This gives the under standing that it is disused now, but was a past land 
use of residential.


http://wiki.openstreetmap.org/wiki/Key:disused:

Does that help?




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Re: [Tagging] Feature Proposal - RFC - amenity=courier

2017-03-10 Thread John F. Eldredge
The services offered by post offices vary from country. Post offices in the 
US handle letters and packages, but don't offer any of the other services 
you mention. The main distinction in the USA is that "post office" 
conventionally refers only to offices of the United States Postal Service, 
which is quasi-governmental. A private company that rents out postboxes 
would be referred to as a "mail center". The private companies that offer 
package delivery are typically more expensive than the USPS, but are faster 
and more reliable about delivering on schedule.




On March 10, 2017 7:02:12 AM Philip Barnes  wrote:


On Friday, 10 March 2017, Paul Johnson wrote:

On Fri, Mar 10, 2017 at 4:04 AM, muzirian  wrote:

> The fact that people are relying these services more than post offices to
> send/recieve things (which is the most important purpose) made me think
> that they have the significance to be called as amenity, but it is
> debatable. What i wish is to make a standard for them , no matter if its
> tagged as amenity or office.


That's my rationale for the amenity=post_office operator=* combination.
They're functionally similar to functionally identical these days.

Not really, you only go to a post office to send large items that is very 
occadional if you are not running a business.


A post office on the other hand is a bank, you go there to withdraw cash, 
get foreign currency, tax your car, collect your pension, pick up 
government forms, renew your passport.


Phil (trigpoint)
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Re: [Tagging] Feature Proposal - RFC - amenity=courier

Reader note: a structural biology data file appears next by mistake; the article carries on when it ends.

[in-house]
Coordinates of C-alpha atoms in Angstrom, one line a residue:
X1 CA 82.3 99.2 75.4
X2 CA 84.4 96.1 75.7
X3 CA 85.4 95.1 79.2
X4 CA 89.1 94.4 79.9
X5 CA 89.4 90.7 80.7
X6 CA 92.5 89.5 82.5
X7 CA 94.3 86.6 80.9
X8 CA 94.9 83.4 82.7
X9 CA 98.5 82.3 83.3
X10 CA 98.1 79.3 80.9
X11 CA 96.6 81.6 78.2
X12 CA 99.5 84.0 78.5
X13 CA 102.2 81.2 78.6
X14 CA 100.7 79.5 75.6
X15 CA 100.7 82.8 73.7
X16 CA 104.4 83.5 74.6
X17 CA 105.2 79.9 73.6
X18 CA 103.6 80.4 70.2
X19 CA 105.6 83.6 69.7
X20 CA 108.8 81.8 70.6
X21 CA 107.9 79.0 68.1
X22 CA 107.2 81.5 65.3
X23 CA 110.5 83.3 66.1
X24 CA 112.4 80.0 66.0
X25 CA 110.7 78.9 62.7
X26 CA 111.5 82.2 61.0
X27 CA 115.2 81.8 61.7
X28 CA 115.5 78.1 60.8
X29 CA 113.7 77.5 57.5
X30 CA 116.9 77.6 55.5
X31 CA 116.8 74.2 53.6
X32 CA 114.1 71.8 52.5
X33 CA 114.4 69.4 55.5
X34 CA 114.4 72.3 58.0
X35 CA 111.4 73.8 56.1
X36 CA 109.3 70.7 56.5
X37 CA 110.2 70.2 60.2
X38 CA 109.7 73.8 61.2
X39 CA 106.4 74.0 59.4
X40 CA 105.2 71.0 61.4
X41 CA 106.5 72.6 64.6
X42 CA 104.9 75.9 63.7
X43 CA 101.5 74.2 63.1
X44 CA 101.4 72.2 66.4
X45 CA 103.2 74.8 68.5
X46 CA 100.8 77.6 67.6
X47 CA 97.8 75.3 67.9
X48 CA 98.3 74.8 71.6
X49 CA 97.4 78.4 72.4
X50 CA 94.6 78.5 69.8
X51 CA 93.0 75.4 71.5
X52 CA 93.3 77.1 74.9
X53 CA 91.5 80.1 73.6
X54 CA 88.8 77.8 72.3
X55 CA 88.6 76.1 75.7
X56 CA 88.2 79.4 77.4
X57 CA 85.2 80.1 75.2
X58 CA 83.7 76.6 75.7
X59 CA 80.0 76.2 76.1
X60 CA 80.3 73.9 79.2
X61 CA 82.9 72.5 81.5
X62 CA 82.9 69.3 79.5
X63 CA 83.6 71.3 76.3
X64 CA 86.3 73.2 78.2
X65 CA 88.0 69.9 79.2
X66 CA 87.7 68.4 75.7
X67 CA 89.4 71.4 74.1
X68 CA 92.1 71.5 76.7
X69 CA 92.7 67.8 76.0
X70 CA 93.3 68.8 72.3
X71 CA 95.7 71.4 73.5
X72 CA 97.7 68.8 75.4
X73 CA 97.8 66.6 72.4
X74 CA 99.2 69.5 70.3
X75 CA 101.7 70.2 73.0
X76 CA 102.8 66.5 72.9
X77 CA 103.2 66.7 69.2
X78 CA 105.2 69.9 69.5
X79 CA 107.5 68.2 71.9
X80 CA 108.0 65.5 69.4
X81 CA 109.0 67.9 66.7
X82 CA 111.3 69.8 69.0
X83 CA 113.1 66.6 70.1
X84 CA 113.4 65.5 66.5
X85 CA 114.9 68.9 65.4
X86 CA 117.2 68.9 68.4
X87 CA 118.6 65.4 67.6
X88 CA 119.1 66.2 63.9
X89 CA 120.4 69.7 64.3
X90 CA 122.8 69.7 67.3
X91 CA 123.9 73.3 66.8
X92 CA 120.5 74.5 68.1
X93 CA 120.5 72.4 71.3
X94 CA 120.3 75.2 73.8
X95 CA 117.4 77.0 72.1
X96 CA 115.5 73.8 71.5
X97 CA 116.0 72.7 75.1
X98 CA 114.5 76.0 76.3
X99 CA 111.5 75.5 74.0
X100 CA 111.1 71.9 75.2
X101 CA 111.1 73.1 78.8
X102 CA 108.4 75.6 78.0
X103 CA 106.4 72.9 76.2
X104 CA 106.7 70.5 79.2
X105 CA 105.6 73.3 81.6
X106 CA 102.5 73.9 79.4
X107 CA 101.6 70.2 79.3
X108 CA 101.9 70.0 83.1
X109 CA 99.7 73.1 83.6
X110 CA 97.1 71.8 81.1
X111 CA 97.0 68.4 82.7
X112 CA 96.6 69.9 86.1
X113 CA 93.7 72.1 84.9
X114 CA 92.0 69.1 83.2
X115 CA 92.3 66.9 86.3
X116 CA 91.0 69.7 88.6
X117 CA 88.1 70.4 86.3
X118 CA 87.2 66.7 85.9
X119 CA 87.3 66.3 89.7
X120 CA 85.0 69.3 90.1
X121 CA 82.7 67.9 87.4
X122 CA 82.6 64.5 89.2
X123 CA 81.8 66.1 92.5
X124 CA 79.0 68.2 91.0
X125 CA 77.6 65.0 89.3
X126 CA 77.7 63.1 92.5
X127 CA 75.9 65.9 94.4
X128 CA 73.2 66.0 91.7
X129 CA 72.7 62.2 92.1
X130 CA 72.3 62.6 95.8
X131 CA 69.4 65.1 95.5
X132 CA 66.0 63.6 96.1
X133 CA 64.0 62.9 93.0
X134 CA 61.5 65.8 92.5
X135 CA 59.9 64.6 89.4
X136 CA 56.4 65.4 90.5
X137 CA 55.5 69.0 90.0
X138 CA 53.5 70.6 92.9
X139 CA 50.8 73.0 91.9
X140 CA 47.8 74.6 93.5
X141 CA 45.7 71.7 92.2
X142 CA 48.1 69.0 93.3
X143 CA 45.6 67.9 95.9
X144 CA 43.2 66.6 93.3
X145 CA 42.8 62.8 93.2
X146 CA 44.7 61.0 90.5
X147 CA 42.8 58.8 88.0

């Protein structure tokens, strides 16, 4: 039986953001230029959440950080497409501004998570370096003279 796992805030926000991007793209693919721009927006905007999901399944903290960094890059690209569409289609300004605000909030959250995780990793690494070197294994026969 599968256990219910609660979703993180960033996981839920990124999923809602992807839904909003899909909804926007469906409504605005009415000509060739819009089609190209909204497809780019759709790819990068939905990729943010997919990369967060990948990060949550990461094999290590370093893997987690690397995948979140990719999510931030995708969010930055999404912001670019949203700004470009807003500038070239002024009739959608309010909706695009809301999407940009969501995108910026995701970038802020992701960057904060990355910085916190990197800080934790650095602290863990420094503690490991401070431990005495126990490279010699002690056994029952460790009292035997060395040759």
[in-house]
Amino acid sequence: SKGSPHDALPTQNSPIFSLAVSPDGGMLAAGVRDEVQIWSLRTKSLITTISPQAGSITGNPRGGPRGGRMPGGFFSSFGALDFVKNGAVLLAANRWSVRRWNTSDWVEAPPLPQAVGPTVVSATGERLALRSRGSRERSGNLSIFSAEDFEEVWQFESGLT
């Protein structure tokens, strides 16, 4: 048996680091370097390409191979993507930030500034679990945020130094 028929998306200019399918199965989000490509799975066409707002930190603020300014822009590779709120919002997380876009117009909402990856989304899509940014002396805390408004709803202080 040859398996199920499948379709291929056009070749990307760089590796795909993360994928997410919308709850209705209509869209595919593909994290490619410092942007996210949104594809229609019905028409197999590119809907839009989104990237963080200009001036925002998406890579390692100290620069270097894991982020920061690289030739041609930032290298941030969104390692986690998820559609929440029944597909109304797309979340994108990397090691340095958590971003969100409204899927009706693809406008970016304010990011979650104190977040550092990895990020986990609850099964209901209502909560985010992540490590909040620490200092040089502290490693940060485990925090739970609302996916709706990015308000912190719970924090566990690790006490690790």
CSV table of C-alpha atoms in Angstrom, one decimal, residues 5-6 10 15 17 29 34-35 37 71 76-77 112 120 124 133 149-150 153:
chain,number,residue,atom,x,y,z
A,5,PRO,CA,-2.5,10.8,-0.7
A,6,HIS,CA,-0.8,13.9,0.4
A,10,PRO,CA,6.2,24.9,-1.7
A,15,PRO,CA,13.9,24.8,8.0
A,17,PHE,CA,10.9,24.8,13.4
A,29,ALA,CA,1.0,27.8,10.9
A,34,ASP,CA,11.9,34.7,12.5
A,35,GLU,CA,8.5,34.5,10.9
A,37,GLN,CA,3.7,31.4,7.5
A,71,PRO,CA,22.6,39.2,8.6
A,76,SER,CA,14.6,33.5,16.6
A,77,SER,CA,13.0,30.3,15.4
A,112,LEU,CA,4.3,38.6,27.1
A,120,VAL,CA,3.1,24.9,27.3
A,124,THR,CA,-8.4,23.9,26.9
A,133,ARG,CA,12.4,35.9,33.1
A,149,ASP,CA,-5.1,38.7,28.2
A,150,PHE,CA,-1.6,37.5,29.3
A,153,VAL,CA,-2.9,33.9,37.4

2017-03-09 Thread John F. Eldredge
We already have an "amenity=post_office" tag.  I note that the wiki page 
for that tag includes an operator subtag, for if the post office is 
operated by a private company rather than a government agency. The 
United States Postal Service is quasi-governmental; the US Constitution 
calls for its establishment, and there are laws that apply specifically 
to it, but it is self-funded by selling its services, not funded by the 
Federal government.



On 03/09/2017 04:49 PM, Warin wrote:
In this case I would tag it "office=courier" with the description "An 
office where goods are sent/received".

The tag 'operator' can be used to specify the firm.

I would not use amenity.

On 10-Mar-17 01:26 AM, muzirian wrote:
By courier I meant a place where you can sent and receive parcels and 
mail, like post office.


On Thursday, March 9, 2017, Warin <61sundow...@gmail.com 
> wrote:


On 08-Mar-17 08:42 PM, muzirian wrote:

A company that transports commercial packages and documents.

https://wiki.openstreetmap.org/wiki/Tag:amenity%3Dcourier



What physical feature are you mapping?

The description says "A company.." Companies are legal entities
... not physical features.





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Re: [Tagging] Feature Proposal - RFC - amenity=courier

2017-03-08 Thread John F. Eldredge
Are you trying to map the location of an office of a courier service? 
Couriers themselves are people, and by the nature of their business have no 
fixed location.



On March 8, 2017 3:32:23 PM Warin <61sundow...@gmail.com> wrote:


On 08-Mar-17 08:42 PM, muzirian wrote:

A company that transports commercial packages and documents.

https://wiki.openstreetmap.org/wiki/Tag:amenity%3Dcourier



What physical feature are you mapping?

The description says "A company.." Companies are legal entities ... not
physical features.






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Re: [Tagging] Fwd: Feature Proposal - Voting - tag "motorcycle friendly" for accomodations

2017-03-05 Thread John F. Eldredge
It is possible that the moderator has a backlog of messages, and hasn't 
reviewed it yet.



On March 5, 2017 5:02:26 PM Thilo Haug  wrote:


There was an automatic reply, saying :

"Is being held until the list moderator can review it for approval.